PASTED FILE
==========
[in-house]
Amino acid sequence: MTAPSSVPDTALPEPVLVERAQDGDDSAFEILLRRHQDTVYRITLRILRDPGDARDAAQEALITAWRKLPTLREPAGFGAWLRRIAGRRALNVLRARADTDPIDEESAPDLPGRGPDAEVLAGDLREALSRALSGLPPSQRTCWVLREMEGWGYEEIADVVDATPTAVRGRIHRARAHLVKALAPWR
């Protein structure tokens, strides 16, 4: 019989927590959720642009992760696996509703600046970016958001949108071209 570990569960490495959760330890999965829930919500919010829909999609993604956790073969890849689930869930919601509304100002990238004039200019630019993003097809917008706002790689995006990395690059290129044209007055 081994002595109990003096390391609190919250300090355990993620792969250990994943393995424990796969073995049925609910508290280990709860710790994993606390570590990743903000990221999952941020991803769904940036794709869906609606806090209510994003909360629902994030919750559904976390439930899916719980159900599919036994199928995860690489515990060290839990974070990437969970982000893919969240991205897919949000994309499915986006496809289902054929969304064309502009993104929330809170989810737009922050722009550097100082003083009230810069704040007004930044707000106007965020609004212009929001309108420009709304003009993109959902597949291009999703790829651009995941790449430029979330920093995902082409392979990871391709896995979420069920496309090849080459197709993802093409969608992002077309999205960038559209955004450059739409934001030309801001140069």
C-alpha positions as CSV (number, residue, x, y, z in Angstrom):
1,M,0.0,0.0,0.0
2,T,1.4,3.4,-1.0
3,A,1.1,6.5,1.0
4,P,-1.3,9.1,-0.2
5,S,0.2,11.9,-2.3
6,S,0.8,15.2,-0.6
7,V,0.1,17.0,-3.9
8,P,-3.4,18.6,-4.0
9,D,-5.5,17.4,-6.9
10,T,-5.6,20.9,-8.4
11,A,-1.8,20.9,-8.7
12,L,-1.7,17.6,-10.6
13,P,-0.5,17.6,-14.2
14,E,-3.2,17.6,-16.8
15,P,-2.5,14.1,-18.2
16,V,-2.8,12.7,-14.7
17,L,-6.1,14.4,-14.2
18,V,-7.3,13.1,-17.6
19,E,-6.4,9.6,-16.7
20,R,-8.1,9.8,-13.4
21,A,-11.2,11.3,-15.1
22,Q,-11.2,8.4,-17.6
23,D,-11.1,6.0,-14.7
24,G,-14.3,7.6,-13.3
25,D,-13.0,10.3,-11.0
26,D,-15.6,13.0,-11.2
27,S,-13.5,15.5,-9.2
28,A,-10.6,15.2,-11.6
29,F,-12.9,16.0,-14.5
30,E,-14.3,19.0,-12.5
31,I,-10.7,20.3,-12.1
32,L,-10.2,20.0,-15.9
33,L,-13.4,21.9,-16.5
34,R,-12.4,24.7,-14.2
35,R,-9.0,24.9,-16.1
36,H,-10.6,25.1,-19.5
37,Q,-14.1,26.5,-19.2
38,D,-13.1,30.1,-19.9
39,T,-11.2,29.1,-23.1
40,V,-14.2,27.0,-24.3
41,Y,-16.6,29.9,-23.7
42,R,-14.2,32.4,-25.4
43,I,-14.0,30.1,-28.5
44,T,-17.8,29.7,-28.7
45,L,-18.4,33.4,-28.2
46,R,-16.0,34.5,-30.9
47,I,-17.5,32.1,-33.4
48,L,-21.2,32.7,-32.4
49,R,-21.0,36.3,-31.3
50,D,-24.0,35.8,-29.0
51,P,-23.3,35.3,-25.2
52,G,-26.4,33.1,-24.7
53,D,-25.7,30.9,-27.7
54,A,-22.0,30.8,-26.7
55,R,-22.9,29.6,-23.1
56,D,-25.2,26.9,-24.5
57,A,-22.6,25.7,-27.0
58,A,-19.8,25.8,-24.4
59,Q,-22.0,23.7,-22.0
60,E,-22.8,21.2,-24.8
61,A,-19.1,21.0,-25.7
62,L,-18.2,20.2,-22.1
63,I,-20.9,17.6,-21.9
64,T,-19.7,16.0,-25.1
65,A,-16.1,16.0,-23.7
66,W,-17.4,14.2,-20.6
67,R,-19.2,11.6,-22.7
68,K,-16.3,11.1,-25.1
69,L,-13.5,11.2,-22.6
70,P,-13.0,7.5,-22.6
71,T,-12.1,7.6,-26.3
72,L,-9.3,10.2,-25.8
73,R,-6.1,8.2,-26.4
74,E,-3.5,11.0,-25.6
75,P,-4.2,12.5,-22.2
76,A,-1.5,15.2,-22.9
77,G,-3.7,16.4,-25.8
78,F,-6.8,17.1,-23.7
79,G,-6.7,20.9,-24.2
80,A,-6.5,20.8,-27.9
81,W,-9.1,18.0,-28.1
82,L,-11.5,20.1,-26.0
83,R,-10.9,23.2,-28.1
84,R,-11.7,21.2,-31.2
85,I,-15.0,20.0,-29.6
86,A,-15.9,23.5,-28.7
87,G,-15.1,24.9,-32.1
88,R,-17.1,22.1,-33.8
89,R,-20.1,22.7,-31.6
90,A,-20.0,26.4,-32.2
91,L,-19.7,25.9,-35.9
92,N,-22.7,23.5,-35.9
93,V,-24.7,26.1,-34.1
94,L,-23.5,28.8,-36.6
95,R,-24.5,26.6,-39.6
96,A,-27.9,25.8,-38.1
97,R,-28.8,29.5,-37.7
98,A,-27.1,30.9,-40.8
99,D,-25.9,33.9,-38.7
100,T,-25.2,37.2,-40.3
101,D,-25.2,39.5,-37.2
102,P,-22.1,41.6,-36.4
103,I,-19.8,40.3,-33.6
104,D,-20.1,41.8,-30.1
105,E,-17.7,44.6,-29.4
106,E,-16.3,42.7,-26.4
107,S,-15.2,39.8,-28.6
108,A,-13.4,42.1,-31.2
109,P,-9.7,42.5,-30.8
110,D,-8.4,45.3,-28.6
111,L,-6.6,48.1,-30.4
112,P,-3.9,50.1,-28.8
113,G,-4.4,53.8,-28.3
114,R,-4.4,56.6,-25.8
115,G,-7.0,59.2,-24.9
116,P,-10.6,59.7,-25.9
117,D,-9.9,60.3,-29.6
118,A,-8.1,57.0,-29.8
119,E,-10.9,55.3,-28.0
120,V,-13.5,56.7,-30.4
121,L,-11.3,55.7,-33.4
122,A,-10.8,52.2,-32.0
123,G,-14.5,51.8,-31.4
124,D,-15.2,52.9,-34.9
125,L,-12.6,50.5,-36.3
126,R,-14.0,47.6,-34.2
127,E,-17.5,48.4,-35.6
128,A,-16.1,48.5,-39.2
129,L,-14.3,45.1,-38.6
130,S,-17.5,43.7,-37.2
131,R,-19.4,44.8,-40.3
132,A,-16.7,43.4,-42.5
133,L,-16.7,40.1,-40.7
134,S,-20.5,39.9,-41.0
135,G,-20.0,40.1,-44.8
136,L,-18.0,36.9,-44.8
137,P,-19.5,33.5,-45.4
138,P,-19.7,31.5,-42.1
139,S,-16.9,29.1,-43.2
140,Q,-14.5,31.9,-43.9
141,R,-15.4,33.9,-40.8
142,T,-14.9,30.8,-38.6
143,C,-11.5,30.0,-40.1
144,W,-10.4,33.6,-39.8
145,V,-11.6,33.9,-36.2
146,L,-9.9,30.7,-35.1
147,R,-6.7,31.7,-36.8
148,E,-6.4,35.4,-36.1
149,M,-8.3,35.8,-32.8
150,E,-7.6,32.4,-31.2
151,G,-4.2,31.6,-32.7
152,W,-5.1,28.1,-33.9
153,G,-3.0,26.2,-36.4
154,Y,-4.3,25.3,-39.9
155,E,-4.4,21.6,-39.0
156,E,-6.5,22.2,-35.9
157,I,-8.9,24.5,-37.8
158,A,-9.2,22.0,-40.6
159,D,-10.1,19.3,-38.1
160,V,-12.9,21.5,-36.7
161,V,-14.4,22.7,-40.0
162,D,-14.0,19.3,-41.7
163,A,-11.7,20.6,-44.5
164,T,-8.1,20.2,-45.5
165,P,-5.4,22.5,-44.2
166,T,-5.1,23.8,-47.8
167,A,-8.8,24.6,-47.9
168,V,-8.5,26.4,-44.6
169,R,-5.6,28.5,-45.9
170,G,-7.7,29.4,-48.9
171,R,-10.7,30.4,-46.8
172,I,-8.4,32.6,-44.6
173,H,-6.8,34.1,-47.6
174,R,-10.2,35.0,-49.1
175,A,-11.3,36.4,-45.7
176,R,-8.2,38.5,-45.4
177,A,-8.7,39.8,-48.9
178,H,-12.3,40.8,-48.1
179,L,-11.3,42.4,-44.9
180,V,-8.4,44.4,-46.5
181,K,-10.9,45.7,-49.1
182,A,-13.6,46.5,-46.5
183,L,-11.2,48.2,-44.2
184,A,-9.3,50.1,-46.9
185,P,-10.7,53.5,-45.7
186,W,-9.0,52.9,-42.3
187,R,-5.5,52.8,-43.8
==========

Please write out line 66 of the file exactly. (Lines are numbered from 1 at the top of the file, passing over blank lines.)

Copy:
62,L,-18.2,20.2,-22.1